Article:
St. Albans Country Day School Empowers Students with Technology Skills!

Last Updated: November 27, 2018 10:00 am
St. Albans Country Day School Empowers Students with Technology Skills!

St. Albans Country Day School Empowers Students with Technology Skills!

Their school motto, “From Here Go Anywhere,” truly reflects the kind of education students at St. Albans Country Day School receive. Located in Roseville, California, St. Albans is a fully-accredited, independent, diverse, private school, founded in 1963 by parents who wanted a qualitatively different educational environment for their children. Class sizes are small, with about 24 students per grade at St. Albans. This guest post was written by Ashley Gern, the Computer/Technology teacher at St. Albans. You can follow her @ashgern16.

Why Coding?

We hear the term “technology literacy” a lot when comparing generations and their ability to use various technologies. I firmly believe that in the future, to be tech literate, you will need know how to code. Technology is everywhere and to be able to understand at the fundamental level how technology works is unbelievably important. I believe being able to read and write code will give my students an advantage in life, just like having the ability to read and write gives you power. I want my students to go out and become forces of change. Therefore, I am preparing my students to become innovators. Every field now uses some form of technology, and as technology continues to advance, more and more jobs will require people to know how to code.

The St. Albans Country Day School Difference

We are a private school and believe that technology is an important part of student learning. Technology is integrated into all aspects of our curriculum, at all grade levels (PreK-8th). Almost every classroom has a one-to-one student ratio with iPads or Chromebooks. All classrooms integrate a variety of STEM into their instruction and all classes have access to 3D printers.

“I want my students to go out and become forces of change.”


St. Albans students via St. Albans photo gallery

Our school regularly meets together for professional development to support our teachers’ technology use in their classrooms. Our school teaches students how to use technology as a tool to facilitate life-long learning. It is not just about teaching basic skills like word processing and coding, but also about teaching problem solving and critical thinking. We also focus on digital citizenship and how to be responsible with technology.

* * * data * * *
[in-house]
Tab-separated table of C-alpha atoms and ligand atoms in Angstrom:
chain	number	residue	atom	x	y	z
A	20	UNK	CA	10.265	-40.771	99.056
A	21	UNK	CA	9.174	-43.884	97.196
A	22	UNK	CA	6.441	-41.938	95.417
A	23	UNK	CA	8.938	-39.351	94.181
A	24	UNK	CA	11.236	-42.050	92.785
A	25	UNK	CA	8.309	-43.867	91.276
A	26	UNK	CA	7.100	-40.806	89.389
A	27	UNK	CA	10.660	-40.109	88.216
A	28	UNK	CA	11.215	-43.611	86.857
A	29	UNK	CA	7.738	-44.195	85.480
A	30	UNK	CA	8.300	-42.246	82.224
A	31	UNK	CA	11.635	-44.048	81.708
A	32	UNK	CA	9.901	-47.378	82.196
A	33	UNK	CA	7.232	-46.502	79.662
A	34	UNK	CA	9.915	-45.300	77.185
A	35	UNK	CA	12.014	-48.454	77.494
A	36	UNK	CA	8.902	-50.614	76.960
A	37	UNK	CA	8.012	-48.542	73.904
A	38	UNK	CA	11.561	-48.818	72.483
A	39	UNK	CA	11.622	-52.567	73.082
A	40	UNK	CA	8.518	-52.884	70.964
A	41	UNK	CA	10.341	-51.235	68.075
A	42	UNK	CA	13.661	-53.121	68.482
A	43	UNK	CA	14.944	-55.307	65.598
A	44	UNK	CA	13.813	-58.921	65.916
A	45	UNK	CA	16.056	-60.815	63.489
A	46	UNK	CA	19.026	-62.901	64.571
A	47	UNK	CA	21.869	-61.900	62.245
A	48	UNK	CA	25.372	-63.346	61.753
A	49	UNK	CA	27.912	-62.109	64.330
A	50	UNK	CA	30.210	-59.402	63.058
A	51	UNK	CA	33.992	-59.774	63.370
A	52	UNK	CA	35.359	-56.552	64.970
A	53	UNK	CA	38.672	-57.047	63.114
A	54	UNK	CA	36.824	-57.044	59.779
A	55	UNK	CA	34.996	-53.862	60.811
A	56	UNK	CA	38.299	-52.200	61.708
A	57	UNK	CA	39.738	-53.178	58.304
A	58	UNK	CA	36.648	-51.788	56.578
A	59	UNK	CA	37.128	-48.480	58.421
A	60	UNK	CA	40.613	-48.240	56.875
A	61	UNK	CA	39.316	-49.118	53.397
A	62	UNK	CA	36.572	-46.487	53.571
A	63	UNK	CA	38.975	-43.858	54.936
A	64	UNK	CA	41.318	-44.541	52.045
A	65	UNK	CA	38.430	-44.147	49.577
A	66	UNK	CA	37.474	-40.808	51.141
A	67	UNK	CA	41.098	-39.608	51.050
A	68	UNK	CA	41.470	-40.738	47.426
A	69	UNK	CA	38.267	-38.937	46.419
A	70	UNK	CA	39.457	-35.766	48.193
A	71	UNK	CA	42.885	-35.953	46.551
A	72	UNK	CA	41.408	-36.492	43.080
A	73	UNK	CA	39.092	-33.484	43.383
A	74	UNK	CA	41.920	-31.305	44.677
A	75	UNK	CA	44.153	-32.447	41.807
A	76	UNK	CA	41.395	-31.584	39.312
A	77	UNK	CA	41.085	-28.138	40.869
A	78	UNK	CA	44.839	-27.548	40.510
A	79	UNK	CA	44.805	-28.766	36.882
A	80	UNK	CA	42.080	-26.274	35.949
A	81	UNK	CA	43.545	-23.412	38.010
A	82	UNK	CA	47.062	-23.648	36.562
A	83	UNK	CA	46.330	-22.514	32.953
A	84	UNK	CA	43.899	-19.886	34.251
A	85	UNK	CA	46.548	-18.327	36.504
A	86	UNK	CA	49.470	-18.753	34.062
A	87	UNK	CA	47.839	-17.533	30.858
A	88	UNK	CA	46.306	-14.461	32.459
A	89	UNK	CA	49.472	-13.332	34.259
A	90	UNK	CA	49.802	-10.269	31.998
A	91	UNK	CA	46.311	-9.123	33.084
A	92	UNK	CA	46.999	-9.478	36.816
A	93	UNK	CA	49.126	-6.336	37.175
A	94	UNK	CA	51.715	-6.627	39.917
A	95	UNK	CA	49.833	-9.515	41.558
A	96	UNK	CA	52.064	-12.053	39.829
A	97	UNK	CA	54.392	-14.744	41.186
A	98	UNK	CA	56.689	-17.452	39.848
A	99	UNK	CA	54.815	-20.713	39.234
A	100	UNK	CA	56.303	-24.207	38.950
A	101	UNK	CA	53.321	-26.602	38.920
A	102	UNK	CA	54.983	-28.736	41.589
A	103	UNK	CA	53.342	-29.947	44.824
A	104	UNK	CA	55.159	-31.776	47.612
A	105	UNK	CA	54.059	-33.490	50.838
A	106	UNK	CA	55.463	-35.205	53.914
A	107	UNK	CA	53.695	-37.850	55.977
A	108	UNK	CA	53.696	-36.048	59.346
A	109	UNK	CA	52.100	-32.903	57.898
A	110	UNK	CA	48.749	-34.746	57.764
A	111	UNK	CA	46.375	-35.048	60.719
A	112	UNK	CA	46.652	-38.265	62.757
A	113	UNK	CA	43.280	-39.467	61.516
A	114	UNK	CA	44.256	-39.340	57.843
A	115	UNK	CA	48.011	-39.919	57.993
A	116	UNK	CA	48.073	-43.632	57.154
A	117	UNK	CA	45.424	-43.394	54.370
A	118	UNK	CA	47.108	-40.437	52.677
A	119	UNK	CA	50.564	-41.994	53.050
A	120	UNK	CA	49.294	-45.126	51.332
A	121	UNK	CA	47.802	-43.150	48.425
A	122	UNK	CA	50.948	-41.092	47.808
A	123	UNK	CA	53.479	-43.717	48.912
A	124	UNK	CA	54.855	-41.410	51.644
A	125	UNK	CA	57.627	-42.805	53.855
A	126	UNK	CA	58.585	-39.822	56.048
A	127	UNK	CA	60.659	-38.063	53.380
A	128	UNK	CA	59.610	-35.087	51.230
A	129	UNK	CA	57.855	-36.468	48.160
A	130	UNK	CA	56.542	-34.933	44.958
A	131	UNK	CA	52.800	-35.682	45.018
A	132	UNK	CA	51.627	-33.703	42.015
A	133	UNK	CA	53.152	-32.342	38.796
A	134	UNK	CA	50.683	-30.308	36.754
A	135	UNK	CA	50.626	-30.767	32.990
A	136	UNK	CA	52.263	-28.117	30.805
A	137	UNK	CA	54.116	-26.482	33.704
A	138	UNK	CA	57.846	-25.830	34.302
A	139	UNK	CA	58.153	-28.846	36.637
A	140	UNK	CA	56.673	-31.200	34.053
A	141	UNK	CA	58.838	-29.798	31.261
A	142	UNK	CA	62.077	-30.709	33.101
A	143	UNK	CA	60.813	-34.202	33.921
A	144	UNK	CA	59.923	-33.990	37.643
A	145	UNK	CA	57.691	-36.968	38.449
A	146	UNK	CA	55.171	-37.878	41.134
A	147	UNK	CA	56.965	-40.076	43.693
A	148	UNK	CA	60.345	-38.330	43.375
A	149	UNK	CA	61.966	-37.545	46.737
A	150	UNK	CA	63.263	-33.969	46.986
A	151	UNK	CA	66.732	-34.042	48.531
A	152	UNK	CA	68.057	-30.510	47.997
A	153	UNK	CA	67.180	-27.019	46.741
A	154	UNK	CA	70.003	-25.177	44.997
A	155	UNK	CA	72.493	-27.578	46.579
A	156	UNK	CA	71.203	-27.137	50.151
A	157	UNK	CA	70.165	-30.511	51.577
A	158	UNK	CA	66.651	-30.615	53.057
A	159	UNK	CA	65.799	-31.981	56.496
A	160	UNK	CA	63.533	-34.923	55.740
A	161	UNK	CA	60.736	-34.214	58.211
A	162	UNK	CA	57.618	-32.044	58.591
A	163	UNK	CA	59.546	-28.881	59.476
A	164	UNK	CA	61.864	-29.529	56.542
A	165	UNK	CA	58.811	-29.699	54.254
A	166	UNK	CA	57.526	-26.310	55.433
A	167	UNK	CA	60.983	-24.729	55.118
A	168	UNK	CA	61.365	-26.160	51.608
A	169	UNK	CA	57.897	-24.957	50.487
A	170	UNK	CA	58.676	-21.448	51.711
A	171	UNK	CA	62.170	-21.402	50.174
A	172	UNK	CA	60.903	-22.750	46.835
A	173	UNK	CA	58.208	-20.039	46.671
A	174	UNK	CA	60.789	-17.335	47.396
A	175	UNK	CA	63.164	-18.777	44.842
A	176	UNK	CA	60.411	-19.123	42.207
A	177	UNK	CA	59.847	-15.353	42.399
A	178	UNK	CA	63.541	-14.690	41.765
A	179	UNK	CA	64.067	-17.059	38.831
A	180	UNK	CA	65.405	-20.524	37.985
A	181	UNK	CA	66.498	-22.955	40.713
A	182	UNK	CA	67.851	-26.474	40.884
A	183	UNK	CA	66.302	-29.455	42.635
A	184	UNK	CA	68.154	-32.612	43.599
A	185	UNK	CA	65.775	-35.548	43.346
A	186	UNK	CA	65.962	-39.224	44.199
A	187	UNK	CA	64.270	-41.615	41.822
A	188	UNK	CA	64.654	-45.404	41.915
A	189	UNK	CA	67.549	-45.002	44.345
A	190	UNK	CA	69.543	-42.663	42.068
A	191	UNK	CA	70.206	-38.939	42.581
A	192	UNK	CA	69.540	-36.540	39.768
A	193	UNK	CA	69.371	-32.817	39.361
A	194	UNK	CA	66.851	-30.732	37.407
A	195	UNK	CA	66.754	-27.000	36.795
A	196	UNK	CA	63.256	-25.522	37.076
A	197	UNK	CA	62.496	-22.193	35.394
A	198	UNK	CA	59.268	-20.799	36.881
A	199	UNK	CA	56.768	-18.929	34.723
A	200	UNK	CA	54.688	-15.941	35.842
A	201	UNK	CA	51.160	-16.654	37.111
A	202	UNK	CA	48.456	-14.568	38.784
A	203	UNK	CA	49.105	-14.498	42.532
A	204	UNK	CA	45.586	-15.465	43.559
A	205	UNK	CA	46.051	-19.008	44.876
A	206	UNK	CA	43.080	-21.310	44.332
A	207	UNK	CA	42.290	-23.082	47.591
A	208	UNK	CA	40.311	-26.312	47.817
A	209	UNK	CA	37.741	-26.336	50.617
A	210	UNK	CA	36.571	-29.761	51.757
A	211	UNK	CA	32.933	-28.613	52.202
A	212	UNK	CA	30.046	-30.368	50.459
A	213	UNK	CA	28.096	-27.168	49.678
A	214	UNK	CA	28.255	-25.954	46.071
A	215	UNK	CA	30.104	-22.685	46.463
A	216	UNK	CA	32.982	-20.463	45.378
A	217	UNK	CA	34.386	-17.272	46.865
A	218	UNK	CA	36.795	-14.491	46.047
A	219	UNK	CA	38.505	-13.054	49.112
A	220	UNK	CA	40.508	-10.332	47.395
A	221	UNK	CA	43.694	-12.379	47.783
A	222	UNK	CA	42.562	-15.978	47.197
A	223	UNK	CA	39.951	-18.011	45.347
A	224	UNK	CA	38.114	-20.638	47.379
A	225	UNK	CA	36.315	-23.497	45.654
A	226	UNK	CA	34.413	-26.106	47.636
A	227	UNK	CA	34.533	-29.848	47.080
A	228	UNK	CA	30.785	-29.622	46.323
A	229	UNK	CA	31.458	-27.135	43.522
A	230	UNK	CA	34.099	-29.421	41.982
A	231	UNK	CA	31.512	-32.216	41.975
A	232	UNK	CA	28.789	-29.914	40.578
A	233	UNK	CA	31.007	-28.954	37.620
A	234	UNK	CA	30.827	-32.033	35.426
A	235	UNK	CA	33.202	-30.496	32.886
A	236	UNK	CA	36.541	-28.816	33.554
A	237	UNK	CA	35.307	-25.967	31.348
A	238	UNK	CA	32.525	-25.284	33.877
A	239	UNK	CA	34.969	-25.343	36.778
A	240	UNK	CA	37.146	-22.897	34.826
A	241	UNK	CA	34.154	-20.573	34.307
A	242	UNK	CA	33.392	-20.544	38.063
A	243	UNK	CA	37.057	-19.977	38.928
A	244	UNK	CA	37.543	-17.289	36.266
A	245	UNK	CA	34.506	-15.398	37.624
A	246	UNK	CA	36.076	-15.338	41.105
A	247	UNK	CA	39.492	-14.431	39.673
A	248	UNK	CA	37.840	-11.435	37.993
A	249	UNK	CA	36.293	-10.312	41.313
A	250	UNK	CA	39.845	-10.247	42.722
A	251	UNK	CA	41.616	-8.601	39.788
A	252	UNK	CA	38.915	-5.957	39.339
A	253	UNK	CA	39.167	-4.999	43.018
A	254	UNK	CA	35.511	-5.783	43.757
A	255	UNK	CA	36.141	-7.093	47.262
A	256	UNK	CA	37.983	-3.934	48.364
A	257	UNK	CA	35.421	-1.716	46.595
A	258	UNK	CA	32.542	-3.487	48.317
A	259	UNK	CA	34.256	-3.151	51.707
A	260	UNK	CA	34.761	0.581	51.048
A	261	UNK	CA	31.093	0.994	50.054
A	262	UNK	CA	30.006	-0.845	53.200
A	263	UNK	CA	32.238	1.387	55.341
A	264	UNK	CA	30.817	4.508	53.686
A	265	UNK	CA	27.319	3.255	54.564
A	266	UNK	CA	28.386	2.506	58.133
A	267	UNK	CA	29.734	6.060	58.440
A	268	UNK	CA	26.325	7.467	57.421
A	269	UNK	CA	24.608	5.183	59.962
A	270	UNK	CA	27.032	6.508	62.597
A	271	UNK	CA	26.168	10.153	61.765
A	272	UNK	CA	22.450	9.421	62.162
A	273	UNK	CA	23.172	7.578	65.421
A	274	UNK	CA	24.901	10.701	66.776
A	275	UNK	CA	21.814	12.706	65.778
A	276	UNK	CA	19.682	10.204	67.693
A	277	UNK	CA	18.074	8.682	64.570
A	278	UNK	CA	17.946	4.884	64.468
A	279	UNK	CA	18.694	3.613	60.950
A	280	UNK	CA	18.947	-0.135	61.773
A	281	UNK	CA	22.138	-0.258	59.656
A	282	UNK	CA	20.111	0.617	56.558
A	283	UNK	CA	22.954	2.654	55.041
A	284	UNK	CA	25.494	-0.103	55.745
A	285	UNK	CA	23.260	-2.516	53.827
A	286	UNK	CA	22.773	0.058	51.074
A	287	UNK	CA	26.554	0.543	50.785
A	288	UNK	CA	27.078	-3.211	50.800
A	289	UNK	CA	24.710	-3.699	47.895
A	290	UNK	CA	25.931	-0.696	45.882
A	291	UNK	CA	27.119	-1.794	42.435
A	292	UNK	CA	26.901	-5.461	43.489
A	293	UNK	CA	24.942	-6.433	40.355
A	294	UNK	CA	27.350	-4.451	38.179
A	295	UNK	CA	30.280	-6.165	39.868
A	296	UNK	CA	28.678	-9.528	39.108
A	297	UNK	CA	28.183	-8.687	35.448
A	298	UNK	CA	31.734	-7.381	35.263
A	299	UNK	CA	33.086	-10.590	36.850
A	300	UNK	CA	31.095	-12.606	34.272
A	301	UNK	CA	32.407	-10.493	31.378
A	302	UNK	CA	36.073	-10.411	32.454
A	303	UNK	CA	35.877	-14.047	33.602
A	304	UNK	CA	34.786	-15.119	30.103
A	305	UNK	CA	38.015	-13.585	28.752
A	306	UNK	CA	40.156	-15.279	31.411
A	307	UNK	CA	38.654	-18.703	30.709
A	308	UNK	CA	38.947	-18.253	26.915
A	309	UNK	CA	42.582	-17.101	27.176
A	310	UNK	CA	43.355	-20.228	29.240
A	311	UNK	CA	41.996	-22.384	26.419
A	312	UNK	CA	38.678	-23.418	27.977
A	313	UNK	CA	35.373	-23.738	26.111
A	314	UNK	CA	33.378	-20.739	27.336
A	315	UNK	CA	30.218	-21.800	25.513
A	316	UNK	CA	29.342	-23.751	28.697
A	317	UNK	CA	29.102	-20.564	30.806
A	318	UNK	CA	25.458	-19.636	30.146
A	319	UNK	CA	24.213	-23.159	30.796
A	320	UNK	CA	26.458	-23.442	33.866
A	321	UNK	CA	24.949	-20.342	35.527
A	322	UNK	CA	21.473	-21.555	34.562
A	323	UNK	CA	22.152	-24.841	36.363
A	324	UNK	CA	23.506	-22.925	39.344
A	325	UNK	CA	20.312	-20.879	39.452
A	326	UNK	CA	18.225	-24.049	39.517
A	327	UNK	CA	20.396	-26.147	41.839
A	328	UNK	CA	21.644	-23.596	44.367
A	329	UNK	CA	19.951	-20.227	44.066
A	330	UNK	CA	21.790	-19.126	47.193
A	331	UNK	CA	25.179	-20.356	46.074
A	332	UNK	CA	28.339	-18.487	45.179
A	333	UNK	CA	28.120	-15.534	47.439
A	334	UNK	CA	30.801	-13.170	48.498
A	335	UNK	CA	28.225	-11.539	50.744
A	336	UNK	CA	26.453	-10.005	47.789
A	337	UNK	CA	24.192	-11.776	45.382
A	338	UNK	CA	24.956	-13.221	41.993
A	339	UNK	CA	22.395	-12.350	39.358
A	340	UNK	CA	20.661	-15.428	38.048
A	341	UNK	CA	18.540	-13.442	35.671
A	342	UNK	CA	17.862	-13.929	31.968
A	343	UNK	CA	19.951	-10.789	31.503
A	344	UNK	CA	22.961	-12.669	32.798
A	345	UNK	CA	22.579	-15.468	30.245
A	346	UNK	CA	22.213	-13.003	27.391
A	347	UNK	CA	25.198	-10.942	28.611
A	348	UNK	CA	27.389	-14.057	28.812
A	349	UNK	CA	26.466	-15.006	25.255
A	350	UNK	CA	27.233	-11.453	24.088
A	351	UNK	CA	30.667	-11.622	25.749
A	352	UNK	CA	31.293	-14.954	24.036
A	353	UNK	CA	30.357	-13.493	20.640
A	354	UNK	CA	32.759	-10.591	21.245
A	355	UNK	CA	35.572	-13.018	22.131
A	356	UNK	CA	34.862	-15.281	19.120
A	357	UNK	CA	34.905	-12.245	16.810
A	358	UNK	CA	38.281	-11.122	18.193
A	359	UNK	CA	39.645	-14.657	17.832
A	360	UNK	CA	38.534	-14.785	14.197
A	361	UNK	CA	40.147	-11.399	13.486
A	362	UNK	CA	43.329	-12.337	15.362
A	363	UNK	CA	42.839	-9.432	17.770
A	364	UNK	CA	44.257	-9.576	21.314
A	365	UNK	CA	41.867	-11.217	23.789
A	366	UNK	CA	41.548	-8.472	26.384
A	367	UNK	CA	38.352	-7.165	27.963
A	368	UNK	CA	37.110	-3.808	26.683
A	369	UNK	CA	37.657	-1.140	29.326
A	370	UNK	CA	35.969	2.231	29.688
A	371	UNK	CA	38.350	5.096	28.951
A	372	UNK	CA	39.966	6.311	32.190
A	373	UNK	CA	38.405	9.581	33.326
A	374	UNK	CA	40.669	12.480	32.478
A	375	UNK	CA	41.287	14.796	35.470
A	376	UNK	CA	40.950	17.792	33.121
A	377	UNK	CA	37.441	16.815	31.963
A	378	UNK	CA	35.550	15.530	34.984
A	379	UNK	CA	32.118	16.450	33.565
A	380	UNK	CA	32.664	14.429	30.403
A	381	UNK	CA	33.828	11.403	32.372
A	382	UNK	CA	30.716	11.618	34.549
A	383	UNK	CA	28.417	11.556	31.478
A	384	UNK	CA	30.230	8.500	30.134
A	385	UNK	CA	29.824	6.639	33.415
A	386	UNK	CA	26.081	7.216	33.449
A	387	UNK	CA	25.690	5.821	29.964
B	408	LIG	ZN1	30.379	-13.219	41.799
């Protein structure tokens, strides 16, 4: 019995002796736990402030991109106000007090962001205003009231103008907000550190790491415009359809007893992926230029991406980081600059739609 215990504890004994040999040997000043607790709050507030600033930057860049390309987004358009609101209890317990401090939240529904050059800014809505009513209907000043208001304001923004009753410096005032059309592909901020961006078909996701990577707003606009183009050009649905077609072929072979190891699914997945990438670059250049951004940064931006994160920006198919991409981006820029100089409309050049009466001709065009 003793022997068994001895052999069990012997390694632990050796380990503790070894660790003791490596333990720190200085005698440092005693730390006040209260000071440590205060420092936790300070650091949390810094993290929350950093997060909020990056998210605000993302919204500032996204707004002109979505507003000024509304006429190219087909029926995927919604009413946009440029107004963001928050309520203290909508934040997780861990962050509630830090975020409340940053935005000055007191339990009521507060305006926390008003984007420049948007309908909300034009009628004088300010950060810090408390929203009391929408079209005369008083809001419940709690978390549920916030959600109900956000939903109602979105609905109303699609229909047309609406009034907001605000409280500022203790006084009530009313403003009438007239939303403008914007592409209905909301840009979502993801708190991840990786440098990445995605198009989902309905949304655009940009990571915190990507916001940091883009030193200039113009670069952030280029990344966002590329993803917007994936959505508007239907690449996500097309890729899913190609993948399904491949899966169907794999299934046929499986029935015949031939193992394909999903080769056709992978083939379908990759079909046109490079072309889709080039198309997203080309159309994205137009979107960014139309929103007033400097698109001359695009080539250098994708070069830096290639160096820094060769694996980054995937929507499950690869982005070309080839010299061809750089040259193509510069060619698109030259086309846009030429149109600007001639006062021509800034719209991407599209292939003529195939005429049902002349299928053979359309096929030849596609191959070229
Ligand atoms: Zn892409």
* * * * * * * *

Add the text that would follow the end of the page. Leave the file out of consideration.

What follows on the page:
How Does Tynker Fit In?

The students love Tynker because it makes coding fun. The courses in Tynker are way more fun than just coding in a traditional IDE. Teaching the students to debug is teaching them valuable problem solving skills and perseverance. I am a huge supporter of getting more girls interested in coding. I love that Tynker has female characters at all levels. Our school gets a lot of compliments from parents who are excited about how much coding we are teaching.

I think that there is a perception that coding is difficult and if you do not know how to code, how are you supposed to teach it? However, programs like Tynker really support teachers. They break down every lesson for you and give you answers to every problem. They also have fun projects for every holiday, so you can choose to teach an entire course or just teach a lesson every once in a while.

I particularly enjoy teaching the JavaScript and Python courses with my middle school students because it turns coding into a fun game with poisonous plants and spaceships. Then, my students apply what they learn in the Tynker course to a project. My 8th grade students apply the Python Course to the Physical Computing Unit I teach and they program Raspberry Pis. I feel like the Tynker courses allow teachers to feel confident teaching coding/computer science no matter what their background is.


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About Tynker

Tynker enables children to learn computer programming in a fun and imaginative way. More than 60 million kids worldwide have started learning to code using Tynker.